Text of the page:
The holidays are a time when people spend extra money. Whether we use them for presents, travel, or festivities, many of us depend on credit cards to get the seasonal extras. Even those with a healthy fear of debt can find it hard to avoid using them to make the holidays special or to get that perfect gift for a loved one. Once the trips are over and the decorations are pulled down, opening the credit card statement can be a sobering experience. Holiday expenses can push your debt over the tipping point–from being a manageable hassle to a serious problem. It is important to have a strategy for facing debt that provides for unforeseen difficulties in repayment.
Credit card debt is one if the most common reasons people declare bankruptcy. Fortunately for consumers, it is generally one types of debt dischargeable under bankruptcy. Most credit cards are unsecured debt, which allows it to be discharged completely at the end of the process.
The exception to this is debt incurred by false representation or fraud. An example of this is when someone knowingly takes on the debt, hoping to have it cleared by bankruptcy. Any credit card debt of more than $500 incurred within 90 days before you declare bankruptcy is presumed to be non-dischargeable. Cash advances of more than $750 within 70 days of declaring bankruptcy are also presumed to be non-dischargeable. It will be up to you to show that the debt was spent on essential goods or services, such as food or housing. Note that simply waiting 91 days before declaring bankruptcy does not necessarily mean you can assume the debt will be discharged, and essential purchases made within this period may be discharged. Unless a creditor files an objection, however, the debt will usually still be forgiven.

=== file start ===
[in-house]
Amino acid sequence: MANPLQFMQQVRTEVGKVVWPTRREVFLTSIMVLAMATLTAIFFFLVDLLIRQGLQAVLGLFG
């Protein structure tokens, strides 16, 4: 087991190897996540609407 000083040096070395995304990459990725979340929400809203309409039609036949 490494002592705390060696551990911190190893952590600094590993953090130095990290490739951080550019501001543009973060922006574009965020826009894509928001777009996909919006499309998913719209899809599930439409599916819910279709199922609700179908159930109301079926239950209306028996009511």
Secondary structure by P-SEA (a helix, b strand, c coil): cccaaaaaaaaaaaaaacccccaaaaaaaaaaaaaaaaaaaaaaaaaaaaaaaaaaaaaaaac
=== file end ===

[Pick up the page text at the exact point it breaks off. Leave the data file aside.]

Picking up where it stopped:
It is good to know the statute of limitations on your credit card debt. Louisiana has a three year statue of limitations on credit card debt. This runs from the date the bill was incurred or the last payment on the account. Creditors cannot sue you for credit card debt after three years have passed, since the debt first became due or was last paid.
In practice, debt collectors can make it difficult for you to take advantage of the statute of limitations. The collector may offer to extend the time that you have to pay the debt. If you agree, the “clock” counting down until the statue runs out is paused and does not begin until after the extended time period is passed. Creditors may also try to persuade you to waive the statute of limitations. If you make a partial payment on a debt, or acknowledge that you owe it, then the statute of limitations may be revived, giving them more time to sue you to collect.
An agreement or written agreement to repay a debt may also carry its own statue of limitations, with typically have longer statutes of limitations than typical credit card debt (In Louisiana, it’s ten years.). A lawyer can help you navigate these ambiguities.
It’s best, of course, to avoid debt, but this isn’t always possible. When facing creditors, be aware of every tool at your disposal. After all, that’s what they do. You need to know every legal recourse you have, including someone you can go to who can help you understand your options.